The FBI and Apple encryption battle is over, now the true debate begins

The DOJ has closed its case against Apple and found a way to unlock the iPhone used by the San Bernardino terrorist. Now the real debate begins about how to protect U.S. citizens and maintain our civil rights.

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The U.S. government announced today that investigators found a way to hack into the iPhone used by the San Bernardino terrorist late last year.

According to most reports, a third party security expert stepped forward and helped the FBI read the encrypted data required for their investigation.

This was a landmark case that involved, for the first time ever, the most powerful company in tech (or at least the most popular and the most well-known) against the most powerful nation in the world. It was a case that would have likely ended up in the Supreme Court, but will certainly set the stage for more discussions.

The hack likely involved mirroring the data on the iPhone so it could be accessed without having to guess the password or use some other method to break into the phone. This is a delicate, expensive, and risky proposition, but in the right hands, it can work as a method for accessing the encrypted data. One report said the Israeli company Cellebrite might have helped the FBI hack into the phone.

Some have argued this was a win for Apple. The company never had to create a “backdoor” that allowed investigators to break into the phone. The company never had to create a new version of iOS that would have fallen into the wrong hands. More importantly, Apple didn’t have to compromise their stand on encryption or make users question whether their data is safe. It's a win for Apple customers.

At the same time, even though the case is now resolved, the debate is only getting underway. There are lingering questions about the role of tech companies in an investigation; there are unanswered questions about why the FBI requested the help of Apple in such a public way and even held hearings on the topic; and, it makes you wonder if the methods to hack into the iPhone could be used in other cases.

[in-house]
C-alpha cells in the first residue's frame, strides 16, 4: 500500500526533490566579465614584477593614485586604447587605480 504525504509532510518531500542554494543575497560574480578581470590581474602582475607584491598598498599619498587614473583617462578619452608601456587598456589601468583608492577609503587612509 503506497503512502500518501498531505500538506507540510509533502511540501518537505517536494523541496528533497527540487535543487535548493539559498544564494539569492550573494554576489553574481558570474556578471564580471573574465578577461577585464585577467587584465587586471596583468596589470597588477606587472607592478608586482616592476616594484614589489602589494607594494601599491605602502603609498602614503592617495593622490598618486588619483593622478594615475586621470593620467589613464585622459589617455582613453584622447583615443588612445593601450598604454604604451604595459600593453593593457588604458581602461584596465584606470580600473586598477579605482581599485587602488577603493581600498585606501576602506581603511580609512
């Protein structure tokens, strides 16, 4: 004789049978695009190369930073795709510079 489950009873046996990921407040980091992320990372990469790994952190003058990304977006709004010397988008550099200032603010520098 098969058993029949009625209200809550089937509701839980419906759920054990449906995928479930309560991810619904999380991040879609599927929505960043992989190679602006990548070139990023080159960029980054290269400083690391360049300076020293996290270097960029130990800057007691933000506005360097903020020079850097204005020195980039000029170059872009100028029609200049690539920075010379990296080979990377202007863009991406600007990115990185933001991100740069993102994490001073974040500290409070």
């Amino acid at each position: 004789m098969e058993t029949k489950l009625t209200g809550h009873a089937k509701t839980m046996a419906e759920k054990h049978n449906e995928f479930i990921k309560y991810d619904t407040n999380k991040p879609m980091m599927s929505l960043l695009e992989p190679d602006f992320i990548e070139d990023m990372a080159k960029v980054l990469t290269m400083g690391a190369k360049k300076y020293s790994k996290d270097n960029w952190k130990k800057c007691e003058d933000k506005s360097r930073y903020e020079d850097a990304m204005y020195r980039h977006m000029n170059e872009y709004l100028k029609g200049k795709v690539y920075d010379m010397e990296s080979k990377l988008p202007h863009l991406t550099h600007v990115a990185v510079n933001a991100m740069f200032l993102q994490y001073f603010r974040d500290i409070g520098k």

What’s really at stake here?

The U.S. government insists the issue is about safety, and it is: There are more and more attacks happening all over the world. Apple and the other tech giants of Silicon Valley have insisted the issue is about personal; security. They don’t want to be perceived as complicit in unlocking a smartphone, creating a backdoor, or providing any way for a third-party to access your data without permission or knowledge.

As with any fervent debate between two powerful entities, there are points to be made on both sides and no easy answers. At a tech conference recently, even President Obama said there were no absolutes. There is a greater need for safety and a way to fight terror groups with technology. There is also a great need to protect digital assets, especially as we use our phones as a wallet, a camera, a location device, a communicator with our kids and for work.

I don’t see this debate going away anytime soon. If anything, it will lead to another case with even more dire consequences for protecting U.S. citizens...and maintaining their privacy. 


Copyright © 2016 IDG Communications, Inc.

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